Mpho Madi in action against an opponent.
JOHANNESBURG - Mpho Madi is South Africa&39;s leading female wrestler and has recently been elected as the first female Vice President of Eastern Gauteng Wrestling Association and the first black woman on the executive of a provincial body.
In her new position along with Jeanne-Marie Coetzer who also represented South Africa at international wrestling competitions, Madi hopes to pave the way for future generations by developing future female wrestlers.
“I will be working with Jeanne in assisting her to develop female wrestling in our country. I coach the little ones too and I’m hoping in the future, I will have an all-female wrestling club.”
The wrestler, who did not have an easy upbringing, has been wrestling since 2005 and competing at international level since 2007.
"I grew up in four places. Firstly, at the Van Ryn Place of Safety - I went there as a baby right after birth from the hospital. I stayed there until I was two-years-old and then got adopted by the Madi family. I stayed with the Madi family until I was eight-years-old, then I was moved to Chance Children’s Home where I stayed until I was 12-years-old. Then I moved to Kids Haven in the year 2000,” Madi said.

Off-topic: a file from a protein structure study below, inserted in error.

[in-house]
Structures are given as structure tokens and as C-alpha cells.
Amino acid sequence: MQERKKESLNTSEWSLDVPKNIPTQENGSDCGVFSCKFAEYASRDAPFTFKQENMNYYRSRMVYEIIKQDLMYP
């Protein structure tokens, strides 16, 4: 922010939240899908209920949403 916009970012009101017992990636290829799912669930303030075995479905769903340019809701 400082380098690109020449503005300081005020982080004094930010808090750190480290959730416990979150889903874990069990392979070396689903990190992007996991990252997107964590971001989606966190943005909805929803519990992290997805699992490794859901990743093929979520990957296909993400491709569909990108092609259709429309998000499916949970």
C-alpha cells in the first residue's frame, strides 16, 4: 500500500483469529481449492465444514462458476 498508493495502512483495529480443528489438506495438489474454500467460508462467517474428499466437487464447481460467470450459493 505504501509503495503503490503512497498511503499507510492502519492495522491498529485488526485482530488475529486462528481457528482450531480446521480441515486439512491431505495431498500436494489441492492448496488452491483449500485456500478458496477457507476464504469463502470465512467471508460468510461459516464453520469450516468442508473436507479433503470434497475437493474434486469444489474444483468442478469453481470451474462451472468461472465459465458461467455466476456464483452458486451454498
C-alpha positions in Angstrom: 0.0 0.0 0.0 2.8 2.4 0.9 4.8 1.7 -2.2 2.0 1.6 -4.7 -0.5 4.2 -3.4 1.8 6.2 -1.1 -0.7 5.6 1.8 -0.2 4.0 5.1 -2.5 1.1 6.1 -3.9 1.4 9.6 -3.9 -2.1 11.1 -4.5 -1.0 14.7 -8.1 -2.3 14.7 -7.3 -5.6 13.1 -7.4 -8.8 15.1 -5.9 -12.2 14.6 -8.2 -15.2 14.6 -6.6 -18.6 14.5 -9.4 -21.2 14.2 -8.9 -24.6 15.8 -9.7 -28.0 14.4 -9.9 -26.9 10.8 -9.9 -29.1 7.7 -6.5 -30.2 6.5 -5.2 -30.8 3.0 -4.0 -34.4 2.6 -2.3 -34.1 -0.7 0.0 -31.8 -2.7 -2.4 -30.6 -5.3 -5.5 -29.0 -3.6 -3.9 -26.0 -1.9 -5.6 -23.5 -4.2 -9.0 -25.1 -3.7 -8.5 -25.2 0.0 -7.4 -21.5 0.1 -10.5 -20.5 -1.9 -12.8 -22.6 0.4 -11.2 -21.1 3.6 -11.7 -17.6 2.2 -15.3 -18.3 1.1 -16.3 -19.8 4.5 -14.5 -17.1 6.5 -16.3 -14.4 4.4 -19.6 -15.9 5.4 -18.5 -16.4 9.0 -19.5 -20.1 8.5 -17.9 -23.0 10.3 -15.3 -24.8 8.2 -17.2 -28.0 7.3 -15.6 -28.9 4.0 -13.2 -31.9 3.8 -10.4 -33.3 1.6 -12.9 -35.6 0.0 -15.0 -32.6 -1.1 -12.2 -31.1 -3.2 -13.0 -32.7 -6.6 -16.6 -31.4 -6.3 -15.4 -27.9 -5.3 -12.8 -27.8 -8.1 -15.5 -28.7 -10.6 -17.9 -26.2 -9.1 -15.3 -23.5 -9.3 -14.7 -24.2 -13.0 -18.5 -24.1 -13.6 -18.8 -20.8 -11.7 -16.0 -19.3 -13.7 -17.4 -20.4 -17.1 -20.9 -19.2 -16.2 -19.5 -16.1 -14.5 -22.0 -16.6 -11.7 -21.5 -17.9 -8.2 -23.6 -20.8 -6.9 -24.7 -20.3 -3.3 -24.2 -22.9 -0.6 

Madi grew up playing soccer and netball at Kids Haven before joining the Benoni Wrestling Club and later, the Boksburg Wrestling Club.
“I have recently stopped wrestling. I am now focusing on coaching, giving my knowledge back to the young athletes.”
Madi says the sport is losing a lot of senior athletes because there is no financial benefit, so wrestlers end up choosing stability over their passion.
"In wrestling, no one gets paid and I think that is the only reason we lose such a lot of senior athletes. They can’t afford to give their whole day of training and still have to put food on the table. There is just not enough time to get both done in a day. So if athletes were paid fairly, then we would still have a lot of woman athletes around."
The wrestler, who won bronze at the Commonwealth Games, says the media only gives athletes coverage once they win an Olympic gold medal when they actually need the support from the onset.
"Women in sports are not given enough media coverage, only when you get an Olympic medal then they give you the attention. It (media attention) was needed before the medal."
- Palesa Manaleng